A special court in The Hague has found former president Charles Taylor of Liberia guilty of murder, rape, terrorism and aiding and abetting crimes against humanity.
Taylor, 64, has been on trial in The Hague at the Special Court for Sierra Leone for almost five years.
He was accused of backing rebels in a civil war in Sierra Leone from 1991-2002.
Taylor was convicted on 11 charges including terror, murder and rape - but cleared of ordering the crimes.
He is the first former head of state convicted by an international court since the Nuremburg military tribunal of Nazis after World War II.
Judge Richard Lussick said Taylor had been found guilty beyond reasonable doubt.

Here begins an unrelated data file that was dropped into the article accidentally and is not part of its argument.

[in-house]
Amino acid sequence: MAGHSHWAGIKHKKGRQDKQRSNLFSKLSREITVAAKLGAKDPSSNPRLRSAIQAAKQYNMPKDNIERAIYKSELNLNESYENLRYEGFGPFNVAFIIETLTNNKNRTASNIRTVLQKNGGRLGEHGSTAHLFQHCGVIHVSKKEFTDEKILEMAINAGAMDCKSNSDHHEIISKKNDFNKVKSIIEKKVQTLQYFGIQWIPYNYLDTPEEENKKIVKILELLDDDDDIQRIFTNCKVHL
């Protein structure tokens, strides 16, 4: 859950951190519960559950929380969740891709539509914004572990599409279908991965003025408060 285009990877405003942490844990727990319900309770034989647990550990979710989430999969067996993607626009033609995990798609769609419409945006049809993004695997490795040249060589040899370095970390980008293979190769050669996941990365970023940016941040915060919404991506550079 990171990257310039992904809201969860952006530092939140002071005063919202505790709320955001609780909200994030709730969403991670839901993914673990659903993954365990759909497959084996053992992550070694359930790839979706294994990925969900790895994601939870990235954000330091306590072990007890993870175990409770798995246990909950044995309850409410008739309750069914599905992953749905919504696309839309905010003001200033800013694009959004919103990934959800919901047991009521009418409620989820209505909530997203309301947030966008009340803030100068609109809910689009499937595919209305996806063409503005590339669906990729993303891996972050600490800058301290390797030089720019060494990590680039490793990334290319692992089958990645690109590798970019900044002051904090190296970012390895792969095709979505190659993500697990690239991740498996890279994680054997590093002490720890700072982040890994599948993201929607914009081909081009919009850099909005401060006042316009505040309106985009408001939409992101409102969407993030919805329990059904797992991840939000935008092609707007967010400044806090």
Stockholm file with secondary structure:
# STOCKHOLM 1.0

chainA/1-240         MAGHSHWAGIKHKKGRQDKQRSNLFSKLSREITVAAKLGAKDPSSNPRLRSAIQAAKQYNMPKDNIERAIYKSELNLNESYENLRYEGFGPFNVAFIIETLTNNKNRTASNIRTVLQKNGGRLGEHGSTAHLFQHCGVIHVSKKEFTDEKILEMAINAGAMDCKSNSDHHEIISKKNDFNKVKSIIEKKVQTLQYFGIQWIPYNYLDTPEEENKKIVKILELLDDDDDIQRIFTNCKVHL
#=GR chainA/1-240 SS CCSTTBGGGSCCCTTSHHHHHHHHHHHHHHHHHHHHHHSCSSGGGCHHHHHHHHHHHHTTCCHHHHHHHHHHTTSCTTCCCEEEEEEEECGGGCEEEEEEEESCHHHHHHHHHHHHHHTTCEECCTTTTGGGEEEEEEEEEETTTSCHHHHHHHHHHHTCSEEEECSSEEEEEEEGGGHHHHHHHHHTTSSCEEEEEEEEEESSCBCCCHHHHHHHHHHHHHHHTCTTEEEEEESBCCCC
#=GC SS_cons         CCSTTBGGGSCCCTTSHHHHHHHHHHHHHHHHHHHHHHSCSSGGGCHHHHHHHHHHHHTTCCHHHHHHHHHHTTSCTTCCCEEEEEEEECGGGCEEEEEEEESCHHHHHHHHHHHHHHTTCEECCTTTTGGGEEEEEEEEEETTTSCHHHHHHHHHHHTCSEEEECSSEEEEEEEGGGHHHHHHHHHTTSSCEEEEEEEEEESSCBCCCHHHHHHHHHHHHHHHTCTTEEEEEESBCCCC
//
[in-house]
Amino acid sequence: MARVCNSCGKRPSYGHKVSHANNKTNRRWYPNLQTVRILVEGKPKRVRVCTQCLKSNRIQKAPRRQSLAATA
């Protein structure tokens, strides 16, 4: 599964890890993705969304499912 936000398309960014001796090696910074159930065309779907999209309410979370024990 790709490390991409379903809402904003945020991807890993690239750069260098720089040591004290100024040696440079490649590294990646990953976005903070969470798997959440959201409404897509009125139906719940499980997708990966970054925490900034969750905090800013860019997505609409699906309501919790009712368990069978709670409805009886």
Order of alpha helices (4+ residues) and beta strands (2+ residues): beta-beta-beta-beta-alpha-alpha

The accused sold diamonds and bought weapons on behalf of the Revolutionary United Front - and knew the rebels were committing crimes.
But Judge Lussick added that this support fell short of effective command and control over the rebels.
''The trial chamber finds the accused cannot be held responsible for ordering the crimes,'' he said.
Taylor was elected president of Liberia in 1997 following a peace deal which ended a civil war, in which he was a rebel leader. He governed for six years before being forced into exile in Nigeria following a second conflict.
Taylor was arrested in 2006, repatriated to Liberia and eventually sent to The Hague to be tried.
He will be sentenced at the end of May.